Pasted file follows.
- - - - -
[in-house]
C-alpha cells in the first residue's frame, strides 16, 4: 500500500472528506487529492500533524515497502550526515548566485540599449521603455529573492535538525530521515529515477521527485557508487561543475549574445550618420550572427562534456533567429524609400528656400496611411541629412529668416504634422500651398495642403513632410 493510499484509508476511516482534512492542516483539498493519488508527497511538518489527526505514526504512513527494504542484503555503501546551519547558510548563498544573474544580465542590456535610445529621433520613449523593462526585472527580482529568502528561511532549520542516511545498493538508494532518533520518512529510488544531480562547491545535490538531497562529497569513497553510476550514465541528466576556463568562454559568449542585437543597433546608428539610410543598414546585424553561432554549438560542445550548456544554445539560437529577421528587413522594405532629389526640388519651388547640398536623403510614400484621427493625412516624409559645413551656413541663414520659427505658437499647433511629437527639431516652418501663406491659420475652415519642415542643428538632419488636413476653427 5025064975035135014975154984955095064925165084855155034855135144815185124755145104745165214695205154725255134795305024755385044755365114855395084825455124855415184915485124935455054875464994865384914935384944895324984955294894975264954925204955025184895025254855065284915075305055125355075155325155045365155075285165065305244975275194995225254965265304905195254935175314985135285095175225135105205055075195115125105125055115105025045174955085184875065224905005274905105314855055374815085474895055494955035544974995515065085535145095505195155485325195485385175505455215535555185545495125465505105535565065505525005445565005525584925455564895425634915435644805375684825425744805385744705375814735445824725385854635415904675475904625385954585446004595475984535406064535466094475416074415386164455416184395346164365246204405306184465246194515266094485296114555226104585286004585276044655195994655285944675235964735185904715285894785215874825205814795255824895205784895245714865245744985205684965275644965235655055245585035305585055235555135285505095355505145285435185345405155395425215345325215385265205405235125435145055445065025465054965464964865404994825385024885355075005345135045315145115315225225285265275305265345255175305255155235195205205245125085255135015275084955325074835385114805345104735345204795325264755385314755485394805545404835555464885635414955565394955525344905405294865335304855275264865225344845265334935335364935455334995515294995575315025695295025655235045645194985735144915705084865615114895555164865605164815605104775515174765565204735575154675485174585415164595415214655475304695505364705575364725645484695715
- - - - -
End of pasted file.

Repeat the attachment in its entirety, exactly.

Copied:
[in-house]
C-alpha cells in the first residue's frame, strides 16, 4: 500500500472528506487529492500533524515497502550526515548566485540599449521603455529573492535538525530521515529515477521527485557508487561543475549574445550618420550572427562534456533567429524609400528656400496611411541629412529668416504634422500651398495642403513632410 493510499484509508476511516482534512492542516483539498493519488508527497511538518489527526505514526504512513527494504542484503555503501546551519547558510548563498544573474544580465542590456535610445529621433520613449523593462526585472527580482529568502528561511532549520542516511545498493538508494532518533520518512529510488544531480562547491545535490538531497562529497569513497553510476550514465541528466576556463568562454559568449542585437543597433546608428539610410543598414546585424553561432554549438560542445550548456544554445539560437529577421528587413522594405532629389526640388519651388547640398536623403510614400484621427493625412516624409559645413551656413541663414520659427505658437499647433511629437527639431516652418501663406491659420475652415519642415542643428538632419488636413476653427 5025064975035135014975154984955095064925165084855155034855135144815185124755145104745165214695205154725255134795305024755385044755365114855395084825455124855415184915485124935455054875464994865384914935384944895324984955294894975264954925204955025184895025254855065284915075305055125355075155325155045365155075285165065305244975275194995225254965265304905195254935175314985135285095175225135105205055075195115125105125055115105025045174955085184875065224905005274905105314855055374815085474895055494955035544974995515065085535145095505195155485325195485385175505455215535555185545495125465505105535565065505525005445565005525584925455564895425634915435644805375684825425744805385744705375814735445824725385854635415904675475904625385954585446004595475984535406064535466094475416074415386164455416184395346164365246204405306184465246194515266094485296114555226104585286004585276044655195994655285944675235964735185904715285894785215874825205814795255824895205784895245714865245744985205684965275644965235655055245585035305585055235555135285505095355505145285435185345405155395425215345325215385265205405235125435145055445065025465054965464964865404994825385024885355075005345135045315145115315225225285265275305265345255175305255155235195205205245125085255135015275084955325074835385114805345104735345204795325264755385314755485394805545404835555464885635414955565394955525344905405294865335304855275264865225344845265334935335364935455334995515294995575315025695295025655235045645194985735144915705084865615114895555164865605164815605104775515174765565204735575154675485174585415164595415214655475304695505364705575364725645484695715